Brennan and Zack. So similar, yet so very different. It was extraordinarily interesting to see these two meet again after all these years. Though some may disagree, I do feel that Brennan is essentially the same person she was when the show started. She has grown and evolved over the years. Time changes us. Experiences shape us. And yes, she has retained her identity. But at the same time, she is no longer afraid. She is not afraid of love. She is not afraid of abandonment. She is strong, she is confident, but she is not impervious- to the good or the bad. Time has stood still for Zack. He is the same, though his head trauma and confinement have changed him a bit (hence the seemingly random disdain for Booth). Brennan still very much believes in evidence. And objectivity. The evidence points to Zack. But she also has Zack telling her that he’s not guilty. What is she to believe? While initially, the evidence proved that Zack was guilty of the latest series of crimes, eventually, the case went in a different direction. But while Zack was absolved in this case, she still believed he was guilty of the lobbyist murder. She can’t believe what he’s telling her because he already confessed to the murder of the lobbyist. It’s irrational to confess for a crime you did not commit. And the evidence pointed to him. I had previously compared this situation to the one with Clark last season. What’s going to happen now is that Brennan is going to reexamine the evidence from season 3. She is going to do so objectively, as that is the only way she can help Zack. Clark had begged Brennan to believe him. And while she never thought her colleague was capable of committing a murder, she also couldn’t let that cloud her examination. In the end, she and the team were able to prove Clark’s innocence. Brennan believed that Zack killed the lobbyist. But there is likely a shadow of doubt now. Especially since he was not able to kill the doctor, even to defend his own life. She will only allow that shadow of doubt to influence her decision to reexamine the evidence. Also, though she won’t necessarily admit it, I think there are times when she trusts Booth’s gut as well. She’s seen its success rate, and has collected enough evidence to prove that it does have credence. But let’s not get carried away here. She will reexamine the evidence as if she has no personal ties to Zack. That is the best way to help him. And make no mistake, she does want to help him. I am so curious to see how this will all play out later in the season. But I won’t wish for that day to come because I never want this season to end.
A few more comments:
The hug. The hug was just…I have no words. It was more than just a hug. It was one of the most intense moments I’ve seen between these two. It didn’t take Brennan long to realize she was not actually in danger. Zack was not going to hurt her. He wanted to prove his innocence to her. But Booth didn’t have that tidbit of knowledge. All Booth could really see was that his wife was missing. She was presumably in a dangerous situation. And he didn’t know what he would find when he ultimately located her. Would she be hurt? Or worse? When Brennan was taken, Booth was running on adrenaline. Yes, he was emotional and let stress overtake him at times. But for the most part he was just running from place to place, following the clues as swiftly as possible. Trying to find his wife before it was too late. He found her. And thankfully, she was unharmed.
In Brennan’s office the two of them were fighting. Yes, fighting. Not their sweet adorable routine bickering. Because Brennan wanted to see her children and jump right back into the case as if nothing happened. But Booth was still reeling. Brennan wasn’t gone for that long, but for Booth, it felt like an eternity. Remember- she was asleep for the bulk of it. Brennan didn’t quite understand that at first. The hug wasn’t about shutting her up, as I have seen some people attest. It was about feeling her in that moment. It was about comforting himself. After hours of not knowing if and when he would find her, now he knows she is there. She is real. And he was taking a moment just for them. Because once again, he could have lost her. She obviously needed it too, as she sinks into him. And it was a beautiful moment.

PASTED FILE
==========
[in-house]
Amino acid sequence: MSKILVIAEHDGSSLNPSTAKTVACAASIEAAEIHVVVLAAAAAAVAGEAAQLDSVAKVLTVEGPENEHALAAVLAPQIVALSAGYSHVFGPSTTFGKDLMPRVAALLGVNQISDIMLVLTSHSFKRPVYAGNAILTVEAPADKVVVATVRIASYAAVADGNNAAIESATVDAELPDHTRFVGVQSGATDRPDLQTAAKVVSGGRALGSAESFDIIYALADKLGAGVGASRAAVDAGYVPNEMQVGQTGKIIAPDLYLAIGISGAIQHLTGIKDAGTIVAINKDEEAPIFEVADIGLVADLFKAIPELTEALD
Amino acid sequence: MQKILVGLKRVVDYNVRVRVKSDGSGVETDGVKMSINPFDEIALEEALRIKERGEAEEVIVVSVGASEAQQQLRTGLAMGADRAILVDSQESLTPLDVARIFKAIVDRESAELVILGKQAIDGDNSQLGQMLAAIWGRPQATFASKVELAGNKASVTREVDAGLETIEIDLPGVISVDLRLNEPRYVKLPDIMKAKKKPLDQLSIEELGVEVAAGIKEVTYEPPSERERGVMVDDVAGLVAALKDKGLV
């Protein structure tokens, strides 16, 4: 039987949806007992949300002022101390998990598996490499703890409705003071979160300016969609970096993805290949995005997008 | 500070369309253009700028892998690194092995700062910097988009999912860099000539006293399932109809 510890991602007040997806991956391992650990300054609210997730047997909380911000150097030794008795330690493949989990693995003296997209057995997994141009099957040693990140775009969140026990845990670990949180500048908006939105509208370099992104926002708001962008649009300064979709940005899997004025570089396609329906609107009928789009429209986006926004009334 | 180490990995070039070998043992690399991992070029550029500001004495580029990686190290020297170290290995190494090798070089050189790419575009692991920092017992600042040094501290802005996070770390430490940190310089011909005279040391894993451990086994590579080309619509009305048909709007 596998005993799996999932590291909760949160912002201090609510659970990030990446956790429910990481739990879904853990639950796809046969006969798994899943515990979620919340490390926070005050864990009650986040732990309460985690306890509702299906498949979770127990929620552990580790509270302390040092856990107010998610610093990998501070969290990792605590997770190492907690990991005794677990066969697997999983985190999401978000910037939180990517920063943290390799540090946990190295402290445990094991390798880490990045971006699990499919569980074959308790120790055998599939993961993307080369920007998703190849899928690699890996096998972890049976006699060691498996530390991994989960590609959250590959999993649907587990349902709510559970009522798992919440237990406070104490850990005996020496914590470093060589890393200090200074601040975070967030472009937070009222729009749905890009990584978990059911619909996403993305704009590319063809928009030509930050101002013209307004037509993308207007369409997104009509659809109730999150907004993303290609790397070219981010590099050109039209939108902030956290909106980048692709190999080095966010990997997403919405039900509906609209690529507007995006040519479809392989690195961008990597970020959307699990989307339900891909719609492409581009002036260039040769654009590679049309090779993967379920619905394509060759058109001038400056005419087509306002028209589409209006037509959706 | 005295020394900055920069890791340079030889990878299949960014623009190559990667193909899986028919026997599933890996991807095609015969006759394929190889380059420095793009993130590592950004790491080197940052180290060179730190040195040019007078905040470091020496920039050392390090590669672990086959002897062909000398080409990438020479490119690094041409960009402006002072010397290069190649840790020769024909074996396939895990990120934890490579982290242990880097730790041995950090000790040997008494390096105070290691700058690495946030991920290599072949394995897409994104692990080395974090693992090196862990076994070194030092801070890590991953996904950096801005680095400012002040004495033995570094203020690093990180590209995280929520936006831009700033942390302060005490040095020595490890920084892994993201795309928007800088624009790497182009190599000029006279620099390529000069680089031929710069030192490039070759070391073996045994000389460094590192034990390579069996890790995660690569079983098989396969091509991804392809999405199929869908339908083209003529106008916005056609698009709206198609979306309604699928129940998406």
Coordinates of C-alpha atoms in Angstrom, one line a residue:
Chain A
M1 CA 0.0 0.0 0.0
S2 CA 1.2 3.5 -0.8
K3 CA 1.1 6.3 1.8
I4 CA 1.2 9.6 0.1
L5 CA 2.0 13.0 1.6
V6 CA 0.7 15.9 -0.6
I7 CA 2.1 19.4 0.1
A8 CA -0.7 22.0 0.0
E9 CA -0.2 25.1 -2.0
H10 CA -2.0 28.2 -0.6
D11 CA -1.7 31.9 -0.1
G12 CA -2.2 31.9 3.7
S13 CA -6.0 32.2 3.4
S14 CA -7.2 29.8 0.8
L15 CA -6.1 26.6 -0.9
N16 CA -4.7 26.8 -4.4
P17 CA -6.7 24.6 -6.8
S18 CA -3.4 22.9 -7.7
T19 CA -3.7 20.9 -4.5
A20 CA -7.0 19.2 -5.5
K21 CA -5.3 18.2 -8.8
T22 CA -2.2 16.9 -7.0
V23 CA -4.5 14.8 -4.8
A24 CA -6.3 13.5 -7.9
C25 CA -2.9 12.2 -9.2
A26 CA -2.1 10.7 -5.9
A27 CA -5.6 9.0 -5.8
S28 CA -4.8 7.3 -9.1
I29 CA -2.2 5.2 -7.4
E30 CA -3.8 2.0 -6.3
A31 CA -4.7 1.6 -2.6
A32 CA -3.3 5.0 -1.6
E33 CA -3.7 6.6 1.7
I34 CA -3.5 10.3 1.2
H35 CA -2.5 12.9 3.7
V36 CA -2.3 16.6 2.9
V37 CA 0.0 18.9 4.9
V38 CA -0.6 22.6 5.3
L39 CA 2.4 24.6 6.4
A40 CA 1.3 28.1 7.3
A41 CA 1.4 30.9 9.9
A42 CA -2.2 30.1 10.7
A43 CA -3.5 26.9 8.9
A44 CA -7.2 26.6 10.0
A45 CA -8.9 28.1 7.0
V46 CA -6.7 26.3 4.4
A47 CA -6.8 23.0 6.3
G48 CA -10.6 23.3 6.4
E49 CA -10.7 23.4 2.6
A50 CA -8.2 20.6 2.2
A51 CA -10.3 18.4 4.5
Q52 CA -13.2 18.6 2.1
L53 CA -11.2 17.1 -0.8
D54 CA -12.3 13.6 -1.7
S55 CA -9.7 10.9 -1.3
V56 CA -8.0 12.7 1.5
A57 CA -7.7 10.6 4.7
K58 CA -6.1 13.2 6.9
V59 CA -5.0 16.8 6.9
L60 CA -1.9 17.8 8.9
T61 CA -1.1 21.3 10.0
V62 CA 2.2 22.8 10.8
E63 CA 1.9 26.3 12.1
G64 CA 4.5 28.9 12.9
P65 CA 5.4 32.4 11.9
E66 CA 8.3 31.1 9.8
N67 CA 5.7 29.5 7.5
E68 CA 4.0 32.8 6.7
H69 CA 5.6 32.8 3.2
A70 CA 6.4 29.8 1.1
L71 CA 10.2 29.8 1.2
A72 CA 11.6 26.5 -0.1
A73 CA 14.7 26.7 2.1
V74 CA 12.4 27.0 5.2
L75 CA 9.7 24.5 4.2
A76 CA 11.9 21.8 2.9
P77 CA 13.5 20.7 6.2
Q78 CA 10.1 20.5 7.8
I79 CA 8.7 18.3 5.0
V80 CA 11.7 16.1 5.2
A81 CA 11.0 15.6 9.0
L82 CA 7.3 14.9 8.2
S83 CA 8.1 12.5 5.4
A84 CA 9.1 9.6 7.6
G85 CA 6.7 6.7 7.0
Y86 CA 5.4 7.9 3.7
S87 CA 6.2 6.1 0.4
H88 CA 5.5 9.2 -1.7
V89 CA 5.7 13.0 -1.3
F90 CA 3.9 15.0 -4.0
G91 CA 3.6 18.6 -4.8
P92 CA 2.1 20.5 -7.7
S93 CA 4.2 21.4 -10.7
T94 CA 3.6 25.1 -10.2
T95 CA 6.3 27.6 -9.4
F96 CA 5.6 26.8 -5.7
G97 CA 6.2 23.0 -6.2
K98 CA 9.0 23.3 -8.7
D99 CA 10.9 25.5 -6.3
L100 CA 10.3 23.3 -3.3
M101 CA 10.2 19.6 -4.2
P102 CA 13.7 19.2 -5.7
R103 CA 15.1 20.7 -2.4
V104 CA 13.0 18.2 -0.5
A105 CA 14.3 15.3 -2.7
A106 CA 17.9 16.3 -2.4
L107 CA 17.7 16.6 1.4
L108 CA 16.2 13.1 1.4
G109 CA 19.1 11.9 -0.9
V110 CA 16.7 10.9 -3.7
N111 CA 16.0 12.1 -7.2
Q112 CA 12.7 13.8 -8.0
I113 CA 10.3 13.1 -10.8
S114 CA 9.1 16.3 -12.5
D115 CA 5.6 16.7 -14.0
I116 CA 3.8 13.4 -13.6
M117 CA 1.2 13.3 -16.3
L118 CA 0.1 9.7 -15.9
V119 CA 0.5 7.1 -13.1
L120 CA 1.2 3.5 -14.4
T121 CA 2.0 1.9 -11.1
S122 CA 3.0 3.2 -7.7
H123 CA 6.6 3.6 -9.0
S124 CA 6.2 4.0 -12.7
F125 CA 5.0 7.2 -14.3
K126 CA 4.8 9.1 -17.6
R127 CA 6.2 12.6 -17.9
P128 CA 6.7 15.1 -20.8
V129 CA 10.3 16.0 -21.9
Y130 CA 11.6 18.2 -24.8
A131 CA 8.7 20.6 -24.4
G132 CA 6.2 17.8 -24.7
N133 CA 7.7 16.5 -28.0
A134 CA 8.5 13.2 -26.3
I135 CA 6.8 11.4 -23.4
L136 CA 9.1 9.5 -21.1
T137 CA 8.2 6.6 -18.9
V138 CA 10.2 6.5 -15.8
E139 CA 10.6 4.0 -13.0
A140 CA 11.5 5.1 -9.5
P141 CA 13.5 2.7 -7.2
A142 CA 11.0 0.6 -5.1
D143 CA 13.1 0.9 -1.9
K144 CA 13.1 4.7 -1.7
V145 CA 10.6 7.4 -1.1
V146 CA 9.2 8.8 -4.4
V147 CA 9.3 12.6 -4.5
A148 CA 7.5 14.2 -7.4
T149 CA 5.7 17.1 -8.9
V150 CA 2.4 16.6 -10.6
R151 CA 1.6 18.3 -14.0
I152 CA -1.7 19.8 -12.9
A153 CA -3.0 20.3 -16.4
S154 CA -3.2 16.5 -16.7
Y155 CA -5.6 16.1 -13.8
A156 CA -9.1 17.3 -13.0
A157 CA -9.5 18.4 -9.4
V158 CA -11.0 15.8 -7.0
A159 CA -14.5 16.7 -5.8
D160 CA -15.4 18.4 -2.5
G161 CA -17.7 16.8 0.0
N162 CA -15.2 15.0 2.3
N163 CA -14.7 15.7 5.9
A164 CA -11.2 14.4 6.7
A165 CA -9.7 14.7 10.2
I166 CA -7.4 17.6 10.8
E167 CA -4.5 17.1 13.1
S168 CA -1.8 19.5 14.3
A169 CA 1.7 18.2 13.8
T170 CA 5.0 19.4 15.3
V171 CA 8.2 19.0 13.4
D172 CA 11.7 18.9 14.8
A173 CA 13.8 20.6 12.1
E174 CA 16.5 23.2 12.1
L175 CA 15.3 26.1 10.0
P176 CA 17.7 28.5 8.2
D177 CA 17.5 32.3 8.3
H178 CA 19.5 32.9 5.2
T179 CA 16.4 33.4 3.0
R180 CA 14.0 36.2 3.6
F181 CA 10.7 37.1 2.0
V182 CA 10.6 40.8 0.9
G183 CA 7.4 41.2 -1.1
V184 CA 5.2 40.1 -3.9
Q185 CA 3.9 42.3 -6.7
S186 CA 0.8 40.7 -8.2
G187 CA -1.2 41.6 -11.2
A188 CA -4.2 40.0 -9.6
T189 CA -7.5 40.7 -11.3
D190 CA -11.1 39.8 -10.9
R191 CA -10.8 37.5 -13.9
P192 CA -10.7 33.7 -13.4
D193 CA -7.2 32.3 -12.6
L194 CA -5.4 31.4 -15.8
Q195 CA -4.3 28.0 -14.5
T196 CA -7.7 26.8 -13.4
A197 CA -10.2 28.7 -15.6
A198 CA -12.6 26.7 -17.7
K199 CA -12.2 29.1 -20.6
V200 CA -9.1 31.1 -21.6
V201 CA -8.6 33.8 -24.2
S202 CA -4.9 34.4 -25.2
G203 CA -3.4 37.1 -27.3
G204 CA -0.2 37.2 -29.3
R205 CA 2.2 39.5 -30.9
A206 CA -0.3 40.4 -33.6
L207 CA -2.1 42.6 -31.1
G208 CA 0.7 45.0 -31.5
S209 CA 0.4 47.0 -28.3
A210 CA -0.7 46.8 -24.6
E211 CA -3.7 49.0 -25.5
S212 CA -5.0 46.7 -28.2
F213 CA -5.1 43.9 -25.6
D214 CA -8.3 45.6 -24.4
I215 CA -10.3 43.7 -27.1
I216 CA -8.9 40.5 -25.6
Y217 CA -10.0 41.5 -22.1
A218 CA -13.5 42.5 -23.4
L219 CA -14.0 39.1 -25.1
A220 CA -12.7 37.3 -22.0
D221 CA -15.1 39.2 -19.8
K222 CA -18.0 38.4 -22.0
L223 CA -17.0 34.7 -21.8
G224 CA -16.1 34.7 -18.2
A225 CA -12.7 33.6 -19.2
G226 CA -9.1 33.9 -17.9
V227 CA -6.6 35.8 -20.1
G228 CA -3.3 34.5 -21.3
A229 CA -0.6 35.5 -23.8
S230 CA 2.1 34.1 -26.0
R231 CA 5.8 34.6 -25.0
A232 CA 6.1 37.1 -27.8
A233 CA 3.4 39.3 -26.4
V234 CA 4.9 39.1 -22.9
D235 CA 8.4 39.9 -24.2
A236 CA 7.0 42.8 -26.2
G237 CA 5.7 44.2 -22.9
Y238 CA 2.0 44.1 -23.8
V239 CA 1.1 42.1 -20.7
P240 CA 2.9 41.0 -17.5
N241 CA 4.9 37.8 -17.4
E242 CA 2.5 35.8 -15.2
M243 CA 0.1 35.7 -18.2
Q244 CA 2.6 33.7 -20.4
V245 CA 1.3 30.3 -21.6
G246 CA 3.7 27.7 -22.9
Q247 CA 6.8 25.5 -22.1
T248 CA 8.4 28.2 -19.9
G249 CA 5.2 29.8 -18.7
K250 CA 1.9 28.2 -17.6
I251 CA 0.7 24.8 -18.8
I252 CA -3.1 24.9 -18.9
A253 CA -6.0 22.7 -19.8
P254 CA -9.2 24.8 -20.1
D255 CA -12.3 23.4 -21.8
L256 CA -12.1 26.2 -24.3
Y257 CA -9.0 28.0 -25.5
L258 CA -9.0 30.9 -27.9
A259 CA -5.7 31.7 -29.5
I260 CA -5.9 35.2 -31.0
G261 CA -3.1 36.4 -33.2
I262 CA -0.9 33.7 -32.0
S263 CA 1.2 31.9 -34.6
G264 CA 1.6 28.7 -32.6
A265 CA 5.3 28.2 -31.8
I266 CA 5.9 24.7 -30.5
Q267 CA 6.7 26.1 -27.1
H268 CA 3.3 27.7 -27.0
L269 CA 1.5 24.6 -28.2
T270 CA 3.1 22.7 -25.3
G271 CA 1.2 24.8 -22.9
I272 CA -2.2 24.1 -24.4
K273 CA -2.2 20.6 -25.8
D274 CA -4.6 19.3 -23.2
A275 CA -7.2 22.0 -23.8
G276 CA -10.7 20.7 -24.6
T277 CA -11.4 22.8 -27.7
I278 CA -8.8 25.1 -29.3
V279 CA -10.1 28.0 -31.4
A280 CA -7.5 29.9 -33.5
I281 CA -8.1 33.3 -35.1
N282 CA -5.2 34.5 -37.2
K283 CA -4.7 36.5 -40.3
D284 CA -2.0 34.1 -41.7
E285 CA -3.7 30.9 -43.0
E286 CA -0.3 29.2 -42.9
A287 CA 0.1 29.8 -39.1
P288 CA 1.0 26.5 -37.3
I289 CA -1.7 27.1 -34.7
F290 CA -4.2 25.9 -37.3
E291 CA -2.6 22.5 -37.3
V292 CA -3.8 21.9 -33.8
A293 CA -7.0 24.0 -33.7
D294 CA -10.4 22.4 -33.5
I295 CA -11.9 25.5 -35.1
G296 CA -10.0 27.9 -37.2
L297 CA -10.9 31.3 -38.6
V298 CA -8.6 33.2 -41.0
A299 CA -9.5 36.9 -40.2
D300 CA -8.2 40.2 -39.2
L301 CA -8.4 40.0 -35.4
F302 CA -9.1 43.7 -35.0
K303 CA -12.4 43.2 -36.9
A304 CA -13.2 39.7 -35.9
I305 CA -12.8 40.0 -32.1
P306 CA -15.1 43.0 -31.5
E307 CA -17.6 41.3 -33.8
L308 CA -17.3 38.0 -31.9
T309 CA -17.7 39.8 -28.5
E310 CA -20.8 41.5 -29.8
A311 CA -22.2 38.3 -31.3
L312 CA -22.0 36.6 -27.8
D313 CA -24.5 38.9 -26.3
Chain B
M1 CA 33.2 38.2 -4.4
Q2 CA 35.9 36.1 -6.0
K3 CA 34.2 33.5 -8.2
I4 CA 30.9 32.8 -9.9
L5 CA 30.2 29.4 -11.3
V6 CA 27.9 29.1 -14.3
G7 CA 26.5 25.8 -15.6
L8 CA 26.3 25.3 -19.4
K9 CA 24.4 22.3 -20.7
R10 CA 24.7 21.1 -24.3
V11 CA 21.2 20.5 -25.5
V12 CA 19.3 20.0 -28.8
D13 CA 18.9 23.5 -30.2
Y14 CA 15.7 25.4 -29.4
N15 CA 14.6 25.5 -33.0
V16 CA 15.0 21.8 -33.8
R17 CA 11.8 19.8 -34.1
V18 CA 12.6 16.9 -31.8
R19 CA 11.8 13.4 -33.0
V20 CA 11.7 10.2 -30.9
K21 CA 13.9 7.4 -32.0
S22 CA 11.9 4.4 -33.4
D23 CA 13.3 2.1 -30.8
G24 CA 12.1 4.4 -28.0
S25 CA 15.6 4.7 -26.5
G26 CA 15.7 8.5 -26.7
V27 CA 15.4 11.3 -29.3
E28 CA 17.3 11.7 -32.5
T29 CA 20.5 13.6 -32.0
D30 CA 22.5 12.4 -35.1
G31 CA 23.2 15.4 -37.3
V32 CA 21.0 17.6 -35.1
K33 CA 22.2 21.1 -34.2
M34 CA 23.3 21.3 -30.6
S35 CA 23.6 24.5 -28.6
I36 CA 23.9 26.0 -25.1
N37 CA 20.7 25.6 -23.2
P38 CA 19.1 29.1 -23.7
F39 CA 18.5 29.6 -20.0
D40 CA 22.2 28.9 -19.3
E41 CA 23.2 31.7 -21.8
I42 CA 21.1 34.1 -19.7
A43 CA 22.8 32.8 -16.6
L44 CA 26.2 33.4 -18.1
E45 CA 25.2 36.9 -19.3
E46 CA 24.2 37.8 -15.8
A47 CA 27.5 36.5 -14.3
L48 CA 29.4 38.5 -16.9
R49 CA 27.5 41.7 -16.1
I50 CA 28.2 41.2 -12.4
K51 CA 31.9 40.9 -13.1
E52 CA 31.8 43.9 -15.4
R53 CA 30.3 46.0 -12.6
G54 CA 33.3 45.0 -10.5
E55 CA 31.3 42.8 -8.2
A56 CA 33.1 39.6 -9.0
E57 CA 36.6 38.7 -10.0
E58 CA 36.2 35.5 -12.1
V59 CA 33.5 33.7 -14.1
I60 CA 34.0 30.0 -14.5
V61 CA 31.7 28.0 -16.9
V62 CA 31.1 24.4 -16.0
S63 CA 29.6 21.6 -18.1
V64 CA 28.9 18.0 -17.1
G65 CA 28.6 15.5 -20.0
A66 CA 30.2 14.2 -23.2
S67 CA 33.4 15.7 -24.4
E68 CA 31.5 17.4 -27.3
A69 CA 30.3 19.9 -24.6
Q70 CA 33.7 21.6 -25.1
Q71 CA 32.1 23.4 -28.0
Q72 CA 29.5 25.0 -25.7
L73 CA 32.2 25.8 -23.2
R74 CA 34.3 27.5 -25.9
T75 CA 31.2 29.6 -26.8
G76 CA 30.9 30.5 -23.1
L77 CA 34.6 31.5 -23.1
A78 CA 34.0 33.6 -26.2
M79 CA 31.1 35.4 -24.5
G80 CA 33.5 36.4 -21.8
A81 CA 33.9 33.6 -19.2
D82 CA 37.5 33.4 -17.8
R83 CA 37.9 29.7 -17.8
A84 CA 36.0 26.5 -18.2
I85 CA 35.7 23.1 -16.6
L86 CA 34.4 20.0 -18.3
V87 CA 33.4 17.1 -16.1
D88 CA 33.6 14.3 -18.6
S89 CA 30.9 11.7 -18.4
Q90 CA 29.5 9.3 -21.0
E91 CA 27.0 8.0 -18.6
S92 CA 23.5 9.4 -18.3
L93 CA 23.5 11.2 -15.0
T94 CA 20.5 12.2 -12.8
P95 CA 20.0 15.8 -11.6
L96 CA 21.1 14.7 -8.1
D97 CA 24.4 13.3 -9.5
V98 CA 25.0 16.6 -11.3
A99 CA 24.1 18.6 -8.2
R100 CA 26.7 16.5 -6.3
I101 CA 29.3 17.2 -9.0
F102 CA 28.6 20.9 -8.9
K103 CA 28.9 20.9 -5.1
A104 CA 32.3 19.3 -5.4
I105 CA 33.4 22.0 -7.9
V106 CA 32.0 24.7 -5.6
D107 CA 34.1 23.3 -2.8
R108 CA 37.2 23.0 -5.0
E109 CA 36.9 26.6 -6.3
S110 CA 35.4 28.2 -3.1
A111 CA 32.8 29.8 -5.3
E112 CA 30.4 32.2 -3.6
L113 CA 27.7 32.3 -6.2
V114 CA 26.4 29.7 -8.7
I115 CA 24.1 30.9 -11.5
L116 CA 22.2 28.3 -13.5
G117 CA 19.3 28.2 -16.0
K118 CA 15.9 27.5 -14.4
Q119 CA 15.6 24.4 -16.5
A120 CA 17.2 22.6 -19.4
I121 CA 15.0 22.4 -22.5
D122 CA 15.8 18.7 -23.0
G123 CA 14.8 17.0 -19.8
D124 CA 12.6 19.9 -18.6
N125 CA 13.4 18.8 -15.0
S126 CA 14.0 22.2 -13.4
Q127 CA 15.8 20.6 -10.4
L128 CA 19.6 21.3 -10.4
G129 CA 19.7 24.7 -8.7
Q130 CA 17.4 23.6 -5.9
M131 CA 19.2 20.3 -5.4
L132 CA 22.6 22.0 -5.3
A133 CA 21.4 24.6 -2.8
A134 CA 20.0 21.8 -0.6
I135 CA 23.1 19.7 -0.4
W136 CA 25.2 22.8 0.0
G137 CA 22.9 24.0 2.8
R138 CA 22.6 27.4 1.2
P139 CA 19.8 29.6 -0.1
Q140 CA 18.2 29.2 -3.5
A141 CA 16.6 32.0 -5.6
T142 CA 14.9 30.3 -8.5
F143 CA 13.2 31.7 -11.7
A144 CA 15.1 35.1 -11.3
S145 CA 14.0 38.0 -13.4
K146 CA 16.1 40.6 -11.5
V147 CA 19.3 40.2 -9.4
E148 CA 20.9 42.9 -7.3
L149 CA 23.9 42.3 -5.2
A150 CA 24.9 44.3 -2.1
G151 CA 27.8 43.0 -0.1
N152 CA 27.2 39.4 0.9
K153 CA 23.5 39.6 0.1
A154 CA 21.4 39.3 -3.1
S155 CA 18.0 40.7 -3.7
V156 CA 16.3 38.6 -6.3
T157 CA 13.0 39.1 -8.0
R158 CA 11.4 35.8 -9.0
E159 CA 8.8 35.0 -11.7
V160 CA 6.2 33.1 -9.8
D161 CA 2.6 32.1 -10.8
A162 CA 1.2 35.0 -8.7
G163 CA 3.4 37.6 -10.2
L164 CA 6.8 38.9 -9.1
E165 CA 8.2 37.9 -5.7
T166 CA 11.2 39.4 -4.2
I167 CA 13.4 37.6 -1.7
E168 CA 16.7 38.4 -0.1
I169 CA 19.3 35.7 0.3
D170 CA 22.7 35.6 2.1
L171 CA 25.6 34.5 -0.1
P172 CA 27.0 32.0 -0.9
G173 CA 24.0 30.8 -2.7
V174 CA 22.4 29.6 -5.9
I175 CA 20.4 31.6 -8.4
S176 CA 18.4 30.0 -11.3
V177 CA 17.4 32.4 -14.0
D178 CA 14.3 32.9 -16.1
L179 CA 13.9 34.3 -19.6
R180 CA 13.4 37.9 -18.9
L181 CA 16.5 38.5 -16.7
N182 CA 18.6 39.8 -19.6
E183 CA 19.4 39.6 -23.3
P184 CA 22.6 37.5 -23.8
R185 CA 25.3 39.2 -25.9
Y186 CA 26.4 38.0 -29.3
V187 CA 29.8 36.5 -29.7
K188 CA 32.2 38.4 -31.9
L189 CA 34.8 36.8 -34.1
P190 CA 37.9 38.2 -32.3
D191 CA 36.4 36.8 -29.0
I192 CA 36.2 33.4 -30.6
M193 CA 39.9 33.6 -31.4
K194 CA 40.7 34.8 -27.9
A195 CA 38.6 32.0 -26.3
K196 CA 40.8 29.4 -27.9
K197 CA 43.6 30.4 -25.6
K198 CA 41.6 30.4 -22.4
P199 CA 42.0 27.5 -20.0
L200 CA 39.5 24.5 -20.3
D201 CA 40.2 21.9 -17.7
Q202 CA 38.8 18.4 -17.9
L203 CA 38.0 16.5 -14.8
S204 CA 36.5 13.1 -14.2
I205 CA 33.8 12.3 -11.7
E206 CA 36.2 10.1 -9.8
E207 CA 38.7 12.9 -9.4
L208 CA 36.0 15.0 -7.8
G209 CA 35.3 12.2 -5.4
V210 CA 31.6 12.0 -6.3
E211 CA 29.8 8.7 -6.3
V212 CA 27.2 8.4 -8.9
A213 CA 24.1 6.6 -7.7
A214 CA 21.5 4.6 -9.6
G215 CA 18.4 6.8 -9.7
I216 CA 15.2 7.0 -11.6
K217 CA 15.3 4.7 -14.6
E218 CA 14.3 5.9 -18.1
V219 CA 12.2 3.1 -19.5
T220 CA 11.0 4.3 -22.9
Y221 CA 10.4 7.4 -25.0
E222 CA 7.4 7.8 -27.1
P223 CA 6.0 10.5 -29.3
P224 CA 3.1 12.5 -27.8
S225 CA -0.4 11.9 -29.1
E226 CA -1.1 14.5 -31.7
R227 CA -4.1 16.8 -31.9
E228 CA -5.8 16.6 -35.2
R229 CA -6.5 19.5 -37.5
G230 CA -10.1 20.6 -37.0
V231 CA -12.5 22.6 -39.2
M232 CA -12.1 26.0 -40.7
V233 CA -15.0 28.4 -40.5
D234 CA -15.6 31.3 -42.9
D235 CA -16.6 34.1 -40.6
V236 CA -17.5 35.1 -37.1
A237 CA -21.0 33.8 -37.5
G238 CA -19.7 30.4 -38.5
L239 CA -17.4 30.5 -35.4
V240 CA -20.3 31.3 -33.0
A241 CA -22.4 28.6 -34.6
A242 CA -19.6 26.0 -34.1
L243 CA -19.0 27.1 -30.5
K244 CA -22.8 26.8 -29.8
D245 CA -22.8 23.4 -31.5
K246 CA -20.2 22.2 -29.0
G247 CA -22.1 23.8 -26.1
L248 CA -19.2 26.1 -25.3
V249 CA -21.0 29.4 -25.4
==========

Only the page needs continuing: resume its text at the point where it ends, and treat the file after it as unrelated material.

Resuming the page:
Finally, Hodgins. I have seen many different opinions on this. But mine has always remained unchanged- It’s not that I do not want Hodgins to ever walk again. But I never wanted the show to imply that there was something wrong with him the way he is now. I didn’t want this to just be a cheap novelty for a single season, and then life returns to the way it was. There is nothing wrong with him. His life has changed, yes. And he did experience a period of utter pain and hopelessness as a result of his trauma. He put his wife and friends through the ringer. But he made it out of the darkness. He and Angela made it through. And when she is crying at the end of this episode, it’s not because she’s devastated that he will never walk again. She is sad for him. She is upset because she believes he is upset. She feels his pain. But he takes her hand and tells her that he is okay. They are okay. More than okay. And they truly are. Hodgins has had to make a few adjustments, but his life for the most part is unchanged. I don’t like the implication that his paralysis is some kind of unmanageable burden. And something that needs to be fixed in order to attain any semblance of happiness or normalcy. I love that the story feels so genuine. And that it’s depicted in a respectful and genuine way. The mere fact that TJ stayed in the chair from the moment he got to set to the moment he wrapped every day on set already made me feel like this was going to be different from other shows. And it truly has been. I didn’t want them to cheat this particular story. Because it’s a reality for so many. And while there may be a miracle cure in the future, I think this was the right way to tell the story. I am pleased that the writers felt that way as well.
Emily Deschanel as director: BRILLIANT. I am so elated that she finally got the chance to direct an episode. It was beautiful. She and David are just wonderful, both behind and in front of the cameras.
I don’t know what the future holds. So many cryptic teases, and so much is going to be packed into the next few episodes. I am looking forward to a little levity next week. I need to take a few breaths. Though, I’m told that we need to watch until the very last moments, which leads me to believe that I may need a pack of tissues. What worries me is that Max is in the next episode. I won’t go into what I think is going to happen this season, but I suppose you can use your imagination on that one. Whatever they do, I know it’s in support of creating the best possible story. And I support these writers. Always.
See you next week for Brennan’s birthday!